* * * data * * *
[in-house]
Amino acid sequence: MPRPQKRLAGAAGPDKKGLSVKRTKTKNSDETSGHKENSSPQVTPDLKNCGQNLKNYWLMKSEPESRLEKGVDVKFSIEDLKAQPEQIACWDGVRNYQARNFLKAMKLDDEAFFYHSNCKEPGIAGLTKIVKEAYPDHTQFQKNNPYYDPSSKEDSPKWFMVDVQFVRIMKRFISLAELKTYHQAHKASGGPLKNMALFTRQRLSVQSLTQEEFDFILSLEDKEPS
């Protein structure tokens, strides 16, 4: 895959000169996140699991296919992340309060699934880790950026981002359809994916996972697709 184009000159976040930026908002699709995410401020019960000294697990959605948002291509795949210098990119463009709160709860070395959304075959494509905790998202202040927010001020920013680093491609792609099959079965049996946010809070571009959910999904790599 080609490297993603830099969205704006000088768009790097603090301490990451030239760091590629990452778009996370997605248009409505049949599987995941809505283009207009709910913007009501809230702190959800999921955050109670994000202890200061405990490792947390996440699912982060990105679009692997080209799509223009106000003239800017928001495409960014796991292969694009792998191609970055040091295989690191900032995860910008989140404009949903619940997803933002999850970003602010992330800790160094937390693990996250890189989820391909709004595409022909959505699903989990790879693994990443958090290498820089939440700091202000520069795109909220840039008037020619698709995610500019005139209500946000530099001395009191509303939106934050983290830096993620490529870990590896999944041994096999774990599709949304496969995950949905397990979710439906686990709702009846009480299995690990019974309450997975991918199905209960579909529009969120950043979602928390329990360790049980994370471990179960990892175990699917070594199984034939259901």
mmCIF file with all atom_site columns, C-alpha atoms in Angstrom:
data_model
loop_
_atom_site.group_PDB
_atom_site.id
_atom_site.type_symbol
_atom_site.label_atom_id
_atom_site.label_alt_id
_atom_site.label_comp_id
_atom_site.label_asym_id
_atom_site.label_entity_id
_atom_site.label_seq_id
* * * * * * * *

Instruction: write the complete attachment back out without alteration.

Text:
[in-house]
Amino acid sequence: MPRPQKRLAGAAGPDKKGLSVKRTKTKNSDETSGHKENSSPQVTPDLKNCGQNLKNYWLMKSEPESRLEKGVDVKFSIEDLKAQPEQIACWDGVRNYQARNFLKAMKLDDEAFFYHSNCKEPGIAGLTKIVKEAYPDHTQFQKNNPYYDPSSKEDSPKWFMVDVQFVRIMKRFISLAELKTYHQAHKASGGPLKNMALFTRQRLSVQSLTQEEFDFILSLEDKEPS
């Protein structure tokens, strides 16, 4: 895959000169996140699991296919992340309060699934880790950026981002359809994916996972697709 184009000159976040930026908002699709995410401020019960000294697990959605948002291509795949210098990119463009709160709860070395959304075959494509905790998202202040927010001020920013680093491609792609099959079965049996946010809070571009959910999904790599 080609490297993603830099969205704006000088768009790097603090301490990451030239760091590629990452778009996370997605248009409505049949599987995941809505283009207009709910913007009501809230702190959800999921955050109670994000202890200061405990490792947390996440699912982060990105679009692997080209799509223009106000003239800017928001495409960014796991292969694009792998191609970055040091295989690191900032995860910008989140404009949903619940997803933002999850970003602010992330800790160094937390693990996250890189989820391909709004595409022909959505699903989990790879693994990443958090290498820089939440700091202000520069795109909220840039008037020619698709995610500019005139209500946000530099001395009191509303939106934050983290830096993620490529870990590896999944041994096999774990599709949304496969995950949905397990979710439906686990709702009846009480299995690990019974309450997975991918199905209960579909529009969120950043979602928390329990360790049980994370471990179960990892175990699917070594199984034939259901």
mmCIF file with all atom_site columns, C-alpha atoms in Angstrom:
data_model
loop_
_atom_site.group_PDB
_atom_site.id
_atom_site.type_symbol
_atom_site.label_atom_id
_atom_site.label_alt_id
_atom_site.label_comp_id
_atom_site.label_asym_id
_atom_site.label_entity_id
_atom_site.label_seq_id